Dolores Varela Phillips
Bosque

Hunt gives negative image of our state
Editor:
Today I am writing because of my concern over the coyote killing contest being held later this month by Gunhawk Firearms in Los Lunas.
I live in Los Lunas and I am asking your support and help in getting this contest canceled. Myself and many other New Mexicans do not agree with the wanton and unnecessary killing of wild animals.
Allowing this killing contest and others to happen in our state is projecting a very negative image to the rest of the country and to your own residents.
Coyotes are an important part of our natural ecosystem and should be protected to some extent by the law. I understand that coyotes are responsible for only a very small percentage of livestock deaths, they typically feed on rodents and small animals.
I am urging you to please help put a stop to this contest. We do not want to show our children, residents and the rest of the country that we condone the slaughter of innocent creatures for a contest, in turn reinforcing to everyone that we believe animal lives don’t matter.
Thank you for your time and I hope my voice, along with many others, are heard.

Hope Gonzales
Los Lunas

Coyote hunt is a  disservice to our rights
Editor:
As a relative to the Colt 45 Firearm family and one who has owned a firearm myself, I have to say I am disgusted and outraged by the irresponsible coyote killing contest Gunhawk Firearms in Los Lunas intends on holding Nov. 17-18.
Despite public outrage, the sponsor and participants are putting ego over common sense when promoting NRA rights, and the right to kill, over common decency.
It does nothing but a disservice for those who believe in the right to bear arms. Not to mention, mass body counts is absolutely not hunting.
They should be ashamed, not proud in their defiance.

Lori Colt
Santa Fe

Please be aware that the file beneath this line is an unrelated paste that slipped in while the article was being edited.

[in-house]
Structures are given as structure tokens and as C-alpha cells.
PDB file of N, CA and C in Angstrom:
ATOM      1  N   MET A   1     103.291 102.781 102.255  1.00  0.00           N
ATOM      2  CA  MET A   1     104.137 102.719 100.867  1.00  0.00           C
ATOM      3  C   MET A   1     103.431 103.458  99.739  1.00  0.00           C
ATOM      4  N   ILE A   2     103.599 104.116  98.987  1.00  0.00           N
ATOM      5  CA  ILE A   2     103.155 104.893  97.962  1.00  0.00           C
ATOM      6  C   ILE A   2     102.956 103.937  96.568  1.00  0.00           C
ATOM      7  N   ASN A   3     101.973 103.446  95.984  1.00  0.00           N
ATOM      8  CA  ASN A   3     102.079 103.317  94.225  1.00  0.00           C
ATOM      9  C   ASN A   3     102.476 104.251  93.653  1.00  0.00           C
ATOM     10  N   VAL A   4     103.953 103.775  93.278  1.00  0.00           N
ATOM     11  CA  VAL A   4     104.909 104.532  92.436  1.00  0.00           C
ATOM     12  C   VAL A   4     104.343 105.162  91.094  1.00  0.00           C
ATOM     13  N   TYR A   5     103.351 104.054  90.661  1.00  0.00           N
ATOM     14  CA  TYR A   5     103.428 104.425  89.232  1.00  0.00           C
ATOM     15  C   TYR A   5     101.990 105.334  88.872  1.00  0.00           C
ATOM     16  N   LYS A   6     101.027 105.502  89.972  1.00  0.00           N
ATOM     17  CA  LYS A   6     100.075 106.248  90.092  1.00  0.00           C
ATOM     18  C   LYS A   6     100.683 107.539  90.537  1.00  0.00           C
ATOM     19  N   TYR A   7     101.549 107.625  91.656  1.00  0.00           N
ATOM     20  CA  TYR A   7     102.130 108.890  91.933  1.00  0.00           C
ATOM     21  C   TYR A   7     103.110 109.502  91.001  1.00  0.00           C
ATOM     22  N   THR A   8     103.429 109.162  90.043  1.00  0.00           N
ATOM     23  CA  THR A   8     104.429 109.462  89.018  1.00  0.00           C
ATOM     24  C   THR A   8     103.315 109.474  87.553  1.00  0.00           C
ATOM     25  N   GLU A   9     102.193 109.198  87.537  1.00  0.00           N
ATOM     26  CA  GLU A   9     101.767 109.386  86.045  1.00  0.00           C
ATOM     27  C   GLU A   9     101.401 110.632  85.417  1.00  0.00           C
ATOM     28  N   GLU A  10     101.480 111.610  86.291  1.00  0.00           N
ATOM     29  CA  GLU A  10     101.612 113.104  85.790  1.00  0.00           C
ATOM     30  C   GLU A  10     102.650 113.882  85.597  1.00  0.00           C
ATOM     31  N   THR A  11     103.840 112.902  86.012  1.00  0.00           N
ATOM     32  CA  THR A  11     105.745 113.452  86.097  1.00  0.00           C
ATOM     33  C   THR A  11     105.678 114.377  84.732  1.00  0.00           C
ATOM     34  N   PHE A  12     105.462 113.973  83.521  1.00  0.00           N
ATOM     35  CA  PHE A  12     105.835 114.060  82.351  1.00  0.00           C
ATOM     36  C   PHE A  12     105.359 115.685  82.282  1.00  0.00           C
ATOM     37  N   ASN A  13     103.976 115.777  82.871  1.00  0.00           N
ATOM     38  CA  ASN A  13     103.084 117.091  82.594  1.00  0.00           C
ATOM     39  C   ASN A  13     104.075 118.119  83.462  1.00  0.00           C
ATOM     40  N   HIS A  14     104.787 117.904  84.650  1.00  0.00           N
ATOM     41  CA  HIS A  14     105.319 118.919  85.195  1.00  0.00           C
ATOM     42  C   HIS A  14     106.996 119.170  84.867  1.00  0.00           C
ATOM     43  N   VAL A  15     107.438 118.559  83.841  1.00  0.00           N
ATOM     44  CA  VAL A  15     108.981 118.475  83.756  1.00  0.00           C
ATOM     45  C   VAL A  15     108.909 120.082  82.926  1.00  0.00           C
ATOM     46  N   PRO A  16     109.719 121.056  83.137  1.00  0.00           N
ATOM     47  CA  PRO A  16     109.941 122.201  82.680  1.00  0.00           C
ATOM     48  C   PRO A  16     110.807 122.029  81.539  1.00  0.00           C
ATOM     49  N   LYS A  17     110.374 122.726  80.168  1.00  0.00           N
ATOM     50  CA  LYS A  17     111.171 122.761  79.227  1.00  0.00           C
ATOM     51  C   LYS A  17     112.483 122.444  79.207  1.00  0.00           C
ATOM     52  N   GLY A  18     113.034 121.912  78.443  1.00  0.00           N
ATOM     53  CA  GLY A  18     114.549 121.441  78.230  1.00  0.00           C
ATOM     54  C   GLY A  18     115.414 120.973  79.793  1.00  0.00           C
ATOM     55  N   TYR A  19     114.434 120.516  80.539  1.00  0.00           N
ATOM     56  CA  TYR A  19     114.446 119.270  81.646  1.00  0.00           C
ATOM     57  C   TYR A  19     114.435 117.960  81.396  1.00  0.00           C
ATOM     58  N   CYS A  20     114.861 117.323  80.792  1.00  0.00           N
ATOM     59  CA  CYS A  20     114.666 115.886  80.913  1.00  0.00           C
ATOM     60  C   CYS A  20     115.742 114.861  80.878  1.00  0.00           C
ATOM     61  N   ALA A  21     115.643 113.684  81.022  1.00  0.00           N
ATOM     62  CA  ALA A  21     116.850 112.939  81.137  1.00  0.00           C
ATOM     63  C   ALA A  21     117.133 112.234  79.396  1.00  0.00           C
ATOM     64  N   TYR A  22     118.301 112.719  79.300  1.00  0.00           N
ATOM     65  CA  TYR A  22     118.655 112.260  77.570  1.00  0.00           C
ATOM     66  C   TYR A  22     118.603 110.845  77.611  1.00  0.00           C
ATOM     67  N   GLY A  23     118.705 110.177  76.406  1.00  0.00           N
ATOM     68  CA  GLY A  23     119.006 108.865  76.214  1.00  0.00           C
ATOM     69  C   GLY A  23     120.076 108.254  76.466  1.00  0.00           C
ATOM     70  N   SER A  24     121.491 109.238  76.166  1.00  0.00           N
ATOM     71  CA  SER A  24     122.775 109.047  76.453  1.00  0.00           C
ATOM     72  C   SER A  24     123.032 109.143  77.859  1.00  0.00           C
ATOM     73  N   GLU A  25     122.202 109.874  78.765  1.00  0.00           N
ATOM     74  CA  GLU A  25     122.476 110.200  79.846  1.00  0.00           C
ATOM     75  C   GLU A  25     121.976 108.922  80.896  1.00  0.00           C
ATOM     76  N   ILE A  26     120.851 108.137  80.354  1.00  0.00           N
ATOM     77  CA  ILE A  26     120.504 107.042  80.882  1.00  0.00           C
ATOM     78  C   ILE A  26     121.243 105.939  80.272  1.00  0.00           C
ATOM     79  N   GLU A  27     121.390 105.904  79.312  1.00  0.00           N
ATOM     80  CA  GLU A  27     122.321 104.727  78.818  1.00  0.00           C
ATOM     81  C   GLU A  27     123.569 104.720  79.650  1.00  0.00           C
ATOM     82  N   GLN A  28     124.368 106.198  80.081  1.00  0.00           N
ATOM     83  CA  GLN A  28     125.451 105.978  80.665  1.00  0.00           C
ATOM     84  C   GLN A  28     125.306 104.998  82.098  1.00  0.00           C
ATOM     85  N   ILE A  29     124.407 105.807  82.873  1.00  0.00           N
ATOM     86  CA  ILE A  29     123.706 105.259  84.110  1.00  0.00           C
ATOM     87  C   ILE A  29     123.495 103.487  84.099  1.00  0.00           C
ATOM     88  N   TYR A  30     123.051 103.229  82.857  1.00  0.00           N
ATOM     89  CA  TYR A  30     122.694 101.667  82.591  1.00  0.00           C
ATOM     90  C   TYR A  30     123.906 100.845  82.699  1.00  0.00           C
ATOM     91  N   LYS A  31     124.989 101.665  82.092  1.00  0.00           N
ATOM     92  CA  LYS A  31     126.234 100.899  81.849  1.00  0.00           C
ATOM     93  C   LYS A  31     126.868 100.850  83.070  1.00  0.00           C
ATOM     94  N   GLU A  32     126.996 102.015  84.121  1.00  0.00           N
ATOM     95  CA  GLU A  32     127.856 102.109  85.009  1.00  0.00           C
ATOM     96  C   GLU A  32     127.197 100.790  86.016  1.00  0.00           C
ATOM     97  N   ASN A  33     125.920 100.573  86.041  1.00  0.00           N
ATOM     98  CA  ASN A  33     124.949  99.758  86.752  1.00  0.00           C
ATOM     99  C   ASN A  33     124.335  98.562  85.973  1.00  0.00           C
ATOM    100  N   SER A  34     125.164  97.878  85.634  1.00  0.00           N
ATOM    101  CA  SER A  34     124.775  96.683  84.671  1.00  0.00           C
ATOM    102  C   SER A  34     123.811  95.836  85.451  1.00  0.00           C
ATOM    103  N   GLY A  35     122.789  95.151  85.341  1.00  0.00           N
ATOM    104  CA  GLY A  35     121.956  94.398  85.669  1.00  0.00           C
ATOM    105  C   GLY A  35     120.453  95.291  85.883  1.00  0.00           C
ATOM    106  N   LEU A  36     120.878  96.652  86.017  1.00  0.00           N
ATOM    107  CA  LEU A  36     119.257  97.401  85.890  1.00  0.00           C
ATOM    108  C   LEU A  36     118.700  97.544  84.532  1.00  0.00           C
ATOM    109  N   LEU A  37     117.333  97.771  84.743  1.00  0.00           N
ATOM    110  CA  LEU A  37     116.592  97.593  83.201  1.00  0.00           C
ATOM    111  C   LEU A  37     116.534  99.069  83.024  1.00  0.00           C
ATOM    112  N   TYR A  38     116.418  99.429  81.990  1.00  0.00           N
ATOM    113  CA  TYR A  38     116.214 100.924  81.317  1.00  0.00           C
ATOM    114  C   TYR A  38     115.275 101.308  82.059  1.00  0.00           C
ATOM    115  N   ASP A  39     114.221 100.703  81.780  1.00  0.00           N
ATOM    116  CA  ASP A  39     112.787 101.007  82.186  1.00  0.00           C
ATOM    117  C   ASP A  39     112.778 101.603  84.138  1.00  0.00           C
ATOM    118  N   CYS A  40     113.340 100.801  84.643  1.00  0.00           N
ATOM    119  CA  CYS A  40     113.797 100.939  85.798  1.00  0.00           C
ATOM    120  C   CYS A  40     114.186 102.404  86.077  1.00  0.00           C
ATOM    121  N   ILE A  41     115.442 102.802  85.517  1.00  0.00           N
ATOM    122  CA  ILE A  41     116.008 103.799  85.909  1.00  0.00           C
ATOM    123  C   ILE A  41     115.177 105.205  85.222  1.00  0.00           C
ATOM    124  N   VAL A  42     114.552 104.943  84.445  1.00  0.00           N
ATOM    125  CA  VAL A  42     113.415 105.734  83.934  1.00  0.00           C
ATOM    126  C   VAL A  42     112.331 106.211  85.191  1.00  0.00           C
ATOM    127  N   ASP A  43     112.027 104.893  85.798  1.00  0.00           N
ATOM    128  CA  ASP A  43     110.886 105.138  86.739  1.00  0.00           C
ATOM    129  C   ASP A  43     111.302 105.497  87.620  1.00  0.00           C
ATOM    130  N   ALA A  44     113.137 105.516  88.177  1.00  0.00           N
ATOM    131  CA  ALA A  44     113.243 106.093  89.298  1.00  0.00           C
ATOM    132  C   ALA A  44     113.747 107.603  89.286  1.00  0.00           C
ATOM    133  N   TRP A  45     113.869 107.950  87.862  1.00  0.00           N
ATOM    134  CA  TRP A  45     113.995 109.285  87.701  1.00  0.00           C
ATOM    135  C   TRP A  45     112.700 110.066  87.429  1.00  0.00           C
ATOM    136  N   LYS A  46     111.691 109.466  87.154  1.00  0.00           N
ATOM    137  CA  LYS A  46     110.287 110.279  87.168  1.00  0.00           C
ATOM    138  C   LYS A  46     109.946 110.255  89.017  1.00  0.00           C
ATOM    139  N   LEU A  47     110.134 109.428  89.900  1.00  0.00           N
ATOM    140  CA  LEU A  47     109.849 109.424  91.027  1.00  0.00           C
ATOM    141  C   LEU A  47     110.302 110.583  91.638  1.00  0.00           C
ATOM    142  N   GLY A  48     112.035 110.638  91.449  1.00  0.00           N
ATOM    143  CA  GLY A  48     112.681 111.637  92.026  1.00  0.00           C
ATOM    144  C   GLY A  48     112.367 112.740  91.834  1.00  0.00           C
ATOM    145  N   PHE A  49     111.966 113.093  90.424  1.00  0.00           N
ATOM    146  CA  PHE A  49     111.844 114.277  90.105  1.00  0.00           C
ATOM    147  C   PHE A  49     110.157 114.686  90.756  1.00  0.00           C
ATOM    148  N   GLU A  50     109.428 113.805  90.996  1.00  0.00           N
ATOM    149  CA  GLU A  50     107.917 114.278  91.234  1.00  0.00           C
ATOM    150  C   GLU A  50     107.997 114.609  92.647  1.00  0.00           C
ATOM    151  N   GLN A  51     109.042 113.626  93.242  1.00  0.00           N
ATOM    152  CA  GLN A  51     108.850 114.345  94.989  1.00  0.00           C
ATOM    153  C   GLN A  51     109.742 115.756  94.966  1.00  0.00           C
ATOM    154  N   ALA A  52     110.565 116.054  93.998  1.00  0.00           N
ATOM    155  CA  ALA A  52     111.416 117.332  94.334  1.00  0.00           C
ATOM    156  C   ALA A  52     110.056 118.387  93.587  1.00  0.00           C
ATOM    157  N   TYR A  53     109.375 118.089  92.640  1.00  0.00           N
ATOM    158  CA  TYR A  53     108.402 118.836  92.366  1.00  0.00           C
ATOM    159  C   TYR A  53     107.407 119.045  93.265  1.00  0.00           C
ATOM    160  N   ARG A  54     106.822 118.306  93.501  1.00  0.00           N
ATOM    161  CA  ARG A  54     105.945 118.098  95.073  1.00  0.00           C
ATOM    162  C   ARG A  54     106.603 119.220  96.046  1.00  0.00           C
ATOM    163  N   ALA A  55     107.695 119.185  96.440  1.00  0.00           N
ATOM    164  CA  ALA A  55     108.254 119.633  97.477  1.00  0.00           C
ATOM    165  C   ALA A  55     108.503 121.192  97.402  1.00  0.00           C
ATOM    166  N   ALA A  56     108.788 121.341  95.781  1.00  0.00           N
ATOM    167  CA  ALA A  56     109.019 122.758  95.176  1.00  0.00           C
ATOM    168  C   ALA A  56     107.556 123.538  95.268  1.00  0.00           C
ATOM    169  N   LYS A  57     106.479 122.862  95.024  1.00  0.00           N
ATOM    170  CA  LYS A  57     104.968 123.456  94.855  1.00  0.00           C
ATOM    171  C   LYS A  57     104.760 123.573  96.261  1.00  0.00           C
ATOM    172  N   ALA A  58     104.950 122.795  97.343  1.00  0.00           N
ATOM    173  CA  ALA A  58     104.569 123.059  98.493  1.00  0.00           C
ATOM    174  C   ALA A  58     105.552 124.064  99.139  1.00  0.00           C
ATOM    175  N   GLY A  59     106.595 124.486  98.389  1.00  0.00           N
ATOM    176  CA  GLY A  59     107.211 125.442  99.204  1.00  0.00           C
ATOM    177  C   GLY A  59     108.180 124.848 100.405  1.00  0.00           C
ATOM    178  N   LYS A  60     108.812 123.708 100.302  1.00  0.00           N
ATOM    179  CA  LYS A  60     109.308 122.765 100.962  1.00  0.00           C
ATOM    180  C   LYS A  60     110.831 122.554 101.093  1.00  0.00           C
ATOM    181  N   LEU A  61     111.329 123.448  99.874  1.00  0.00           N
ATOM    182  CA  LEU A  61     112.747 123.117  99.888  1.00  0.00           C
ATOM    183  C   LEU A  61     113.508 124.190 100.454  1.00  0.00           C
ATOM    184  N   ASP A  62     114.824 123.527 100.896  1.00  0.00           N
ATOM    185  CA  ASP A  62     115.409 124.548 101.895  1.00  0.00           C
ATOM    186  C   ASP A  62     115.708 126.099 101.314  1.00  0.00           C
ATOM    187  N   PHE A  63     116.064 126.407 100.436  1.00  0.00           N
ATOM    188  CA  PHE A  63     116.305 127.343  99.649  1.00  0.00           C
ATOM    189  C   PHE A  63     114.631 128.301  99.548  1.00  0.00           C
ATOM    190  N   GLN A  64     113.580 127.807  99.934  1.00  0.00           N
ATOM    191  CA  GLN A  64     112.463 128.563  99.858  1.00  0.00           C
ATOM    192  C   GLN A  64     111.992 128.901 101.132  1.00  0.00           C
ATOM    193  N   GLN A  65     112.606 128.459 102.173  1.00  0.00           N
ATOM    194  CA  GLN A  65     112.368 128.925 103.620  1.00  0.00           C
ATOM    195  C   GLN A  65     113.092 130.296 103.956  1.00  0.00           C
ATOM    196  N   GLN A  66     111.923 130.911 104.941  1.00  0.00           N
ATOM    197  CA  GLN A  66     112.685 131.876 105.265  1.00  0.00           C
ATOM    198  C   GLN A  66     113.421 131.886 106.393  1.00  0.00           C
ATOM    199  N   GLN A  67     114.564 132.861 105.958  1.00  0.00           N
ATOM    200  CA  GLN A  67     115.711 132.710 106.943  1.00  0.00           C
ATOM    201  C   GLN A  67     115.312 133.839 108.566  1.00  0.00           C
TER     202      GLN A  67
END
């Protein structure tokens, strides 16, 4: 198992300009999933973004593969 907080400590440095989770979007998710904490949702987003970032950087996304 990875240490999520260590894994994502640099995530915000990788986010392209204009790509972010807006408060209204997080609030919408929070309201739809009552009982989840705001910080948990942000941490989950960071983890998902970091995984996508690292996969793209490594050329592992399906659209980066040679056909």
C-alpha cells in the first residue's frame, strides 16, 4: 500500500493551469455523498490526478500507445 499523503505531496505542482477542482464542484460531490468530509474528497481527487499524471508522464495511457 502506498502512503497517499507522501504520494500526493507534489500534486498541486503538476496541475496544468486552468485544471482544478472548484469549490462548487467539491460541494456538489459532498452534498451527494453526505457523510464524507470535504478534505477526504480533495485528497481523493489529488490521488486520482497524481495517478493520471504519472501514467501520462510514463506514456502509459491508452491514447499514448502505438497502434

Blaming former county employees is wrong
Editor:
It’s always easier to blame someone else, than to take full responsibility for your own actions.
One million dollars (in unpaid county bills) was supposedly discovered over a three year span. Of that $1 million dollar debt, it was conveyed that $170,000 was for unemployment taxes and another was for $30,000 to the Internal Revenue Service.
These amounts were from a television news report.  An article in Valencia County News-Bulletin on Sept. 19 reported slightly had different amounts.  But nonetheless,  the one invoice that was outstanding and that had not been resolved prior to Dec. 31, 2011, was in the amount of $11,000, which was for unemployment insurance.
It was being investigated and scrutinized by the unemployment insurance staff as it was thought that there were discrepancies.
Also, in the interview, Bruce Swingle, county manager, has mentioned previous employees and that are no longer with the county. These employees are not with the county due to other employment or be it may retirement.
Implications that the previous employees were responsible for the unpaid debt is appalling and unacceptable.
The county operates on a $14,000,000 budget, which has been for at least the last 10 years or so. Revenues for the county simply do not increase.  If there should be an increase, it’s only a few hundred thousand dollars.